The Aftermath of the Posted ND Debate is Going to be Tough for Hunters

Hundreds of landowners across North Dakota appear committed to denying access to their property for hunting and other outdoor activities. This came about as a result of Senate Bill 2315 -- also known as "Posted North Dakota" -- failing. (Photo via Facebook.)

One of the most contentious bills of the recently completed 66th Legislative Session was Senate Bill 2315. This, of course, was the bill that dealt with the issue of whether landowners should have to post their property. Some referred to it as the “Posted North Dakota” bill.

If you check the archives of The Minuteman Blog, you’ll find that we only published one article about the legislation this session. That might seem odd for a site such as ours. After all, we’re advocates of private property rights and actually believe that landowners shouldn’t have to post their property.

We supported the efforts to change North Dakota’s posting laws in 2017. Back then I wrote about the unnecessary divide between hunters and landowners. We naturally supported original intent of SB 2315 this go around. Just less than a month ago, I expressed feelings similar to 2017 when I wrote that the chasm between hunters and landowners could have been avoided.

The fundamental reason behind our not covering SB 2315 anymore than we did is simple— the bill changed so much that it was very difficult to follow. A look at the “Bill Actions for SB 2315” on the North Dakota Legislative website shows 13 committee hearings were held on this issue. The “Bill Versions for SB 2315” comes in at five— if I’m seeing it correctly. And heaven only knows how many drafts it went through to get to that number.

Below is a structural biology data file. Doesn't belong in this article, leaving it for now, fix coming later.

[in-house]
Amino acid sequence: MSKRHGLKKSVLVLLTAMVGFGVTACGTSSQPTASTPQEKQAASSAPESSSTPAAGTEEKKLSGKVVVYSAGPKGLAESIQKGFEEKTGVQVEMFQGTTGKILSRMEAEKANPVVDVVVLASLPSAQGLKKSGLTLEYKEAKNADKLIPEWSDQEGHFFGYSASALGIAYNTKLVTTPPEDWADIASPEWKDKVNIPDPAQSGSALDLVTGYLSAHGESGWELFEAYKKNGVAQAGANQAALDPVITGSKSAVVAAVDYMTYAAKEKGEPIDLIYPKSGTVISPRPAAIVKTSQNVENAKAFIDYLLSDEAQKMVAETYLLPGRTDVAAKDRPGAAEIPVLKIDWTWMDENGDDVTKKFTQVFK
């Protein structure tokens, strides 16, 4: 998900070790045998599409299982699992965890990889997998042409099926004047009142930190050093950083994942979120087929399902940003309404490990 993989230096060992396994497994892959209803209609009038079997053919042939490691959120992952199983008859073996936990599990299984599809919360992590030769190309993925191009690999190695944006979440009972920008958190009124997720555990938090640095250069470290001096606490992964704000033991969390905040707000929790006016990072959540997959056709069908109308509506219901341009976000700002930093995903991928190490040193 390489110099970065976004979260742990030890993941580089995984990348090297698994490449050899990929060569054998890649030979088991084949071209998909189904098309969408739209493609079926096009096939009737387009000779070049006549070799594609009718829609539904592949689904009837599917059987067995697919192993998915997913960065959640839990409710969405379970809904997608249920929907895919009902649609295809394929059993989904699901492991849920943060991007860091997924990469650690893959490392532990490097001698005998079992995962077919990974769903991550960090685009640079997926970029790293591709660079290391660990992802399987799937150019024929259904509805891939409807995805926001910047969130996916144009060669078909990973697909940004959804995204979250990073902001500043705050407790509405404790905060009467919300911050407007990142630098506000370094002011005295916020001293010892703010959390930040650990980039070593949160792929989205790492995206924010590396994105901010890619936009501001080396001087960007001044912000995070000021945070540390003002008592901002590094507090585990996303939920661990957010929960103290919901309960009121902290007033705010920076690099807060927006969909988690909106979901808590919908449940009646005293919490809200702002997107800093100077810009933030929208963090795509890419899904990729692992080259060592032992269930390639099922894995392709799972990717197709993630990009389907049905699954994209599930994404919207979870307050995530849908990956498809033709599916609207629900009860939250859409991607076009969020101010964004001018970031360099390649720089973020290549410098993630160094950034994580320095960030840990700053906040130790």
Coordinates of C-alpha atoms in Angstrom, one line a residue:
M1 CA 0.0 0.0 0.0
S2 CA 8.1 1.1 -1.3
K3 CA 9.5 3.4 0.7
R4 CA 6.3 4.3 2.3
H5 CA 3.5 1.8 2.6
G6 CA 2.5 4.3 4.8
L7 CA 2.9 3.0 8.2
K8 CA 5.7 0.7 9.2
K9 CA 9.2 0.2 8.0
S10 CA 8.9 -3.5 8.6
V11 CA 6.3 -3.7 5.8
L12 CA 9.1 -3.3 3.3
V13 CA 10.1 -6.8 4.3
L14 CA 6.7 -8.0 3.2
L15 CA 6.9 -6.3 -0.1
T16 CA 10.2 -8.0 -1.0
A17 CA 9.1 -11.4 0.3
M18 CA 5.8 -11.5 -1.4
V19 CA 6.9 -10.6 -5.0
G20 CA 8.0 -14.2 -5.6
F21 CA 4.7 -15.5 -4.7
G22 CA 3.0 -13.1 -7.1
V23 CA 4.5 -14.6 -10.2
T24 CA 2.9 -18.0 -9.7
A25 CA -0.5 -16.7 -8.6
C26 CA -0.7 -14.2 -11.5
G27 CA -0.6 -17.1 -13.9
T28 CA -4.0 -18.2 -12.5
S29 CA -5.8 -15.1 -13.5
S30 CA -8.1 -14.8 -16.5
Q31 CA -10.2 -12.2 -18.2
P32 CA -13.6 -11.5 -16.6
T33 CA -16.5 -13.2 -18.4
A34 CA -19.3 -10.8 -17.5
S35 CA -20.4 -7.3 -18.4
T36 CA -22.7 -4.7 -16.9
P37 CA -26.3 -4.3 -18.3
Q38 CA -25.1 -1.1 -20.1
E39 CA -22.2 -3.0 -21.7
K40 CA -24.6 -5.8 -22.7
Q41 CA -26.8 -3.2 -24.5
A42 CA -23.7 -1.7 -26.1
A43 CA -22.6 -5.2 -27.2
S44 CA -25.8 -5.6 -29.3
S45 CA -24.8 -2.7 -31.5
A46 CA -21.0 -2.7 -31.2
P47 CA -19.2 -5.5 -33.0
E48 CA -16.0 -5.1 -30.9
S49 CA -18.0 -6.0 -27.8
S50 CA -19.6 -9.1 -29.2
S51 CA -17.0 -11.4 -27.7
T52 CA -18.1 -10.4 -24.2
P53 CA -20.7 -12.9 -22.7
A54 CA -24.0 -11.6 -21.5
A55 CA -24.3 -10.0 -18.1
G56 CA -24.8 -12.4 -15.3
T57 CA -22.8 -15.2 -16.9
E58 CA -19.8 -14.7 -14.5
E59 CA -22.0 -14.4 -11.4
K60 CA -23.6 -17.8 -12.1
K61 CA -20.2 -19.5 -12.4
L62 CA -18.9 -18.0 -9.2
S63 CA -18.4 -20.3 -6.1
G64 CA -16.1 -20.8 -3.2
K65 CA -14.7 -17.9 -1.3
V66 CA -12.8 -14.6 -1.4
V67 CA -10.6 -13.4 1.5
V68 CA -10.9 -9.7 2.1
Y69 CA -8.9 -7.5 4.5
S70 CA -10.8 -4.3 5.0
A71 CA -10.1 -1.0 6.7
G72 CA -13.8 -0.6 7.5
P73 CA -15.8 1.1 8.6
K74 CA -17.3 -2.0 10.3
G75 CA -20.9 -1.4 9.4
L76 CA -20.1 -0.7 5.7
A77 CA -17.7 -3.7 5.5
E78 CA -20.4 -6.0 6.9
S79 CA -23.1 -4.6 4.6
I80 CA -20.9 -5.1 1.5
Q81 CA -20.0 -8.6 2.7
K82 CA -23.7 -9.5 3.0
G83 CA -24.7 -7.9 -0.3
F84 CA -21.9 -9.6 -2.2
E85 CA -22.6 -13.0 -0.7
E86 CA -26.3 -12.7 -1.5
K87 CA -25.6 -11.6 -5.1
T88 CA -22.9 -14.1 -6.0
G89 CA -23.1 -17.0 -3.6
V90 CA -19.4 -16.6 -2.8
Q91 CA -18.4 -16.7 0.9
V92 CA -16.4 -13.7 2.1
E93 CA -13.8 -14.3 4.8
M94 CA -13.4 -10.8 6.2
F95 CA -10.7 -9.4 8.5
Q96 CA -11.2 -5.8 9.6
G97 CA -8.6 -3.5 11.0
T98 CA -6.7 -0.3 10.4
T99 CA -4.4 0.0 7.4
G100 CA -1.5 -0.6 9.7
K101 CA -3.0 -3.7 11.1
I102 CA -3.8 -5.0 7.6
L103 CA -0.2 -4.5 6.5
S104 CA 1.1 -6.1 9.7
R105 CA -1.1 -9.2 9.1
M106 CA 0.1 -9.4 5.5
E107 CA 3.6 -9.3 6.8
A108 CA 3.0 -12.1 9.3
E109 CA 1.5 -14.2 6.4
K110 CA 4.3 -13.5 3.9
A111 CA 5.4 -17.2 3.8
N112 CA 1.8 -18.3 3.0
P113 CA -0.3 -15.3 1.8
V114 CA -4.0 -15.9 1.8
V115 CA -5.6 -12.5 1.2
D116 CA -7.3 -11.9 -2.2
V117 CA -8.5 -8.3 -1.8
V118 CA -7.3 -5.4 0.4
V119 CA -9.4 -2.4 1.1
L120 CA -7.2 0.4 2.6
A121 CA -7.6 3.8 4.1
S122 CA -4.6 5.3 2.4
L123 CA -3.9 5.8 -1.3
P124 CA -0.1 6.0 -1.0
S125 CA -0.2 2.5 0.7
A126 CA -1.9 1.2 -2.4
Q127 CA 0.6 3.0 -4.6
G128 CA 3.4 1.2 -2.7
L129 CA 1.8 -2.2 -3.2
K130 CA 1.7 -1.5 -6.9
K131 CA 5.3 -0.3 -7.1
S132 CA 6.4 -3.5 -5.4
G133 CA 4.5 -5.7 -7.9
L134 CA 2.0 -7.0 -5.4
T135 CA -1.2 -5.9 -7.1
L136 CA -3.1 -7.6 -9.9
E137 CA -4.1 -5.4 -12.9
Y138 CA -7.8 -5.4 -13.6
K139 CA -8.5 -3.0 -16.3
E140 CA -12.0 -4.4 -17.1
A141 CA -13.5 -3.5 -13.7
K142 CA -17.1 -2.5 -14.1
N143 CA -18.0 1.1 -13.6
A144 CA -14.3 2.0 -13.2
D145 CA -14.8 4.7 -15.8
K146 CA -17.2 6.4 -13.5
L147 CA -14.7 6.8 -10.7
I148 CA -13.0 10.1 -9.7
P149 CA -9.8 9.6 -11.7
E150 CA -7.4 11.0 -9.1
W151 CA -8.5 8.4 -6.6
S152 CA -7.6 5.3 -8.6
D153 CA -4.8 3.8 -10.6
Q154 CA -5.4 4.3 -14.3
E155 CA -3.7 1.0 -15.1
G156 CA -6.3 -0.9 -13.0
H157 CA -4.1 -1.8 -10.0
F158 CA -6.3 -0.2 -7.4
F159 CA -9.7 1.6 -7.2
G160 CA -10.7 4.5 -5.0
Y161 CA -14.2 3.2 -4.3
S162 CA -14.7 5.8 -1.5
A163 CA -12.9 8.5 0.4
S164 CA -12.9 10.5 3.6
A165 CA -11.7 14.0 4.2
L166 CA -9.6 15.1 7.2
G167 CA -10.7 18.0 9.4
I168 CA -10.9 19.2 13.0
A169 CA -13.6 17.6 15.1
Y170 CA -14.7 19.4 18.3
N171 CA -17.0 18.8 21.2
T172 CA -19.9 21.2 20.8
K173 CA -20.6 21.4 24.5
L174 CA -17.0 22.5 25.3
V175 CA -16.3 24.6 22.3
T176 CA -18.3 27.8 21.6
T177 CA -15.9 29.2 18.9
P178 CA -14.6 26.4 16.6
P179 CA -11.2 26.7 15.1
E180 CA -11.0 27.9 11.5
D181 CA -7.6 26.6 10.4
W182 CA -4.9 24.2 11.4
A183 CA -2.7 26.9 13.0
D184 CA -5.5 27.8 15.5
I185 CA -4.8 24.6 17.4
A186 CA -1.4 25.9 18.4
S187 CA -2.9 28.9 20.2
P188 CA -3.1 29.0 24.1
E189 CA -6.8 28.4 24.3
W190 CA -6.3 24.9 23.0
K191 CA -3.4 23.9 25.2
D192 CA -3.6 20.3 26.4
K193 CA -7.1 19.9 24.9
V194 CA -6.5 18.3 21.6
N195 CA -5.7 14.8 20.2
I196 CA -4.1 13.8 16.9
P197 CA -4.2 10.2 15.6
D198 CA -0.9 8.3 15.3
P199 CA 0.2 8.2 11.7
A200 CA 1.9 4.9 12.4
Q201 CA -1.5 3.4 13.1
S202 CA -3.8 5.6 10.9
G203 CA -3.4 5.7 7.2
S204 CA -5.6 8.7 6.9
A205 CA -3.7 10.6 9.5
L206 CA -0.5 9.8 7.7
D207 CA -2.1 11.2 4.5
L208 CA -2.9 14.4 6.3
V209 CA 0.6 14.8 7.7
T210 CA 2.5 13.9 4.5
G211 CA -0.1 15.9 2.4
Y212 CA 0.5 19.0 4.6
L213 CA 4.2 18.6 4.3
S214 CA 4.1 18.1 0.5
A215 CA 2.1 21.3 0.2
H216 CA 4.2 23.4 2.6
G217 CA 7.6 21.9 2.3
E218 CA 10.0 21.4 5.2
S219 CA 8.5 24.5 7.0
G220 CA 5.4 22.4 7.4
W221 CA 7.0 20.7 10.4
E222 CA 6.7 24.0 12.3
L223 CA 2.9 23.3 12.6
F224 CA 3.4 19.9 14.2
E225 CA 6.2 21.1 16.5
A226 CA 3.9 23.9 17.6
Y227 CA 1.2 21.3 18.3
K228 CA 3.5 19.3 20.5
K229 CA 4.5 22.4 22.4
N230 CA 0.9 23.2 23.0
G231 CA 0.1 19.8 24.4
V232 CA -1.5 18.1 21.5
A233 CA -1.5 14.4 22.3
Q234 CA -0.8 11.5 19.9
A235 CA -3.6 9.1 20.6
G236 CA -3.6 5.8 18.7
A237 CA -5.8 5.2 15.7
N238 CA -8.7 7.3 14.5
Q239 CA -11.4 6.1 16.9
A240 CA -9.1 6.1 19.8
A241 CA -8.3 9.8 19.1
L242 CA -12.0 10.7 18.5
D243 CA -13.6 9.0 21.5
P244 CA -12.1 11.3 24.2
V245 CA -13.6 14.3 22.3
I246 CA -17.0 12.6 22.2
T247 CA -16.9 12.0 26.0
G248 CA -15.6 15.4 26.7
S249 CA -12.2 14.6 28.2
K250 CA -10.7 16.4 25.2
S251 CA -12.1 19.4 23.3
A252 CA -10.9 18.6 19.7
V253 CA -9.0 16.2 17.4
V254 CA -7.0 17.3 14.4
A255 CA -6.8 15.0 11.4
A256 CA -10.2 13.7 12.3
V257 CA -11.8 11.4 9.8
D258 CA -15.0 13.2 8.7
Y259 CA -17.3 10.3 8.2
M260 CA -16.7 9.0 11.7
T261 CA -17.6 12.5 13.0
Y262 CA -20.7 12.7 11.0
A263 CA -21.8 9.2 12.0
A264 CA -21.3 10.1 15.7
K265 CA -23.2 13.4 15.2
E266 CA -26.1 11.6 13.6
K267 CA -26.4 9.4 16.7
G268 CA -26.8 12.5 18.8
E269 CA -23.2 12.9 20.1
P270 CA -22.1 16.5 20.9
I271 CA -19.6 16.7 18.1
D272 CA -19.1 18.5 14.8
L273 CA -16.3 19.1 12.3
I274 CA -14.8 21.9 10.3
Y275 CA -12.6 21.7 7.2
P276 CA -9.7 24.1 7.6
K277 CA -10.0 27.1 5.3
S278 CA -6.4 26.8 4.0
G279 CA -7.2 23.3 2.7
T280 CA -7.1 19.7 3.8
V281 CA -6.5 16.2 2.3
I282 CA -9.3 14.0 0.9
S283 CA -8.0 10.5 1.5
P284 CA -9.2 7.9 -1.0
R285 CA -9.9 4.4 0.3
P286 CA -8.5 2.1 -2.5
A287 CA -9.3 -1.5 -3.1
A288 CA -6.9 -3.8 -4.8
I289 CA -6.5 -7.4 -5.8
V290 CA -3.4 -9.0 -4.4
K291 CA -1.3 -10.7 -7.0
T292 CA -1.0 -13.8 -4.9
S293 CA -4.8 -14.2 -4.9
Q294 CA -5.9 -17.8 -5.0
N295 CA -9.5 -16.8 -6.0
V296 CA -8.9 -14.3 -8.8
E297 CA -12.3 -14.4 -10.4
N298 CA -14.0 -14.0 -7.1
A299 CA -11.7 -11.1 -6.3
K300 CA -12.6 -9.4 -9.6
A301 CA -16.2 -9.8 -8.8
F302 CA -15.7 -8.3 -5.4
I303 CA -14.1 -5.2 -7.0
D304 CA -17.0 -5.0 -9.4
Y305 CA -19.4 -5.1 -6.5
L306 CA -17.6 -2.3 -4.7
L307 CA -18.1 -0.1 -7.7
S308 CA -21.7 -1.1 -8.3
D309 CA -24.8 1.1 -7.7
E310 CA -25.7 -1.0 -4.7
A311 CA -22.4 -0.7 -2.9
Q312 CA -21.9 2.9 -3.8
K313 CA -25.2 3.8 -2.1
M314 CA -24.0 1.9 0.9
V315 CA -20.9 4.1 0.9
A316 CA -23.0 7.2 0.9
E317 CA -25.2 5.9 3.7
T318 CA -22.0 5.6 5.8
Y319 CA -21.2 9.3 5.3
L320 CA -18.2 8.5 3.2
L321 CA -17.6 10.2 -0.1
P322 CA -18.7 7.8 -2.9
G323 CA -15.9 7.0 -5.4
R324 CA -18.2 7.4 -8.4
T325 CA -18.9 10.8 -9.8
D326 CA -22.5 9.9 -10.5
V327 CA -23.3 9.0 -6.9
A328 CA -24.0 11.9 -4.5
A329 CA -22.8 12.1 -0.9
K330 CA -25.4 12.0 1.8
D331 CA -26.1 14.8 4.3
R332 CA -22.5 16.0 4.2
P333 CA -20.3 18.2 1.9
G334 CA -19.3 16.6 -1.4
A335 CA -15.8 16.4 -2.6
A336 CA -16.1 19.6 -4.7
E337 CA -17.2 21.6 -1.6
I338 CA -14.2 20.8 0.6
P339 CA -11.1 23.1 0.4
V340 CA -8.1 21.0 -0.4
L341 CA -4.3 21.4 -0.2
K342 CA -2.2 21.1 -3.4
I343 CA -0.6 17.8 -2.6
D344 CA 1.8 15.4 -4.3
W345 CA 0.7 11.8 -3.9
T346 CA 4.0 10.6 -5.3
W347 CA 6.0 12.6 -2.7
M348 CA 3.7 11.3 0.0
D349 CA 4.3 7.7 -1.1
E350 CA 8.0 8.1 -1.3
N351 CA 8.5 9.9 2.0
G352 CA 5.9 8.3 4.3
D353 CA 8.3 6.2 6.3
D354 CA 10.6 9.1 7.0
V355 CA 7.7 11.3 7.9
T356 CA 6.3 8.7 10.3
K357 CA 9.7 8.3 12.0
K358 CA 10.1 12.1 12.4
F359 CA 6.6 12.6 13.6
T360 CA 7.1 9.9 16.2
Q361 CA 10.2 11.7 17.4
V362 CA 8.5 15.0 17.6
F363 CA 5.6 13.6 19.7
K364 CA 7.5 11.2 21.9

In the beginning, SB 2315 was a fairly typical “Posted North Dakota” bill. Then they added an electronic posting element. They later worked in a study with a committee to be appointed by Legislative Management. There was even an educating and marketing element to be carried out by the North Dakota Game & Fish Department to educate the public if the bill passed. And there was a whole lot more. In the end, I suspect some legislators’ heads were spinning— unsure exactly of what was being proposed. I imagine most just wanted the entire thing to just go away.

If you’re still unconvinced of just how crazy things were, take a gander at the “Bill Videos for SB 2315“. Between the two chambers, it shows speakers getting up 69 times during floor debates. At one point in the House, they even divided the bill into two sections and voted on them separately as a means of attempting to save the legislation.

And what did landowners get in the end for all of this? Nothing different. When the votes were tallied, it died in the House on a vote of 44-48 and existing law remains.

When I wrote last month’s article, I quoted from Rep. Kathy Skroch’s (R – District 26) comments on the House floor:

“It has been said that this can has been kicked down the road— and kicked down. What my landowners are telling me in my district is that, ‘We’re going to take that can, we’re going to fill it full of cement, and put a No Trespassing and No Hunting sign on it and lock this land up so tight that no one will have access!’”

Rep. Luke Simons (R – District 36) expressed similar thoughts in a floor speech of his own.

And so it seems their words may end up being prophetic. One thing to develop out of the debate on this issue is a Facebook page known as “North Dakota Lock Out – Restore Private Property Rights“. Their mission is emphatically stated as follows: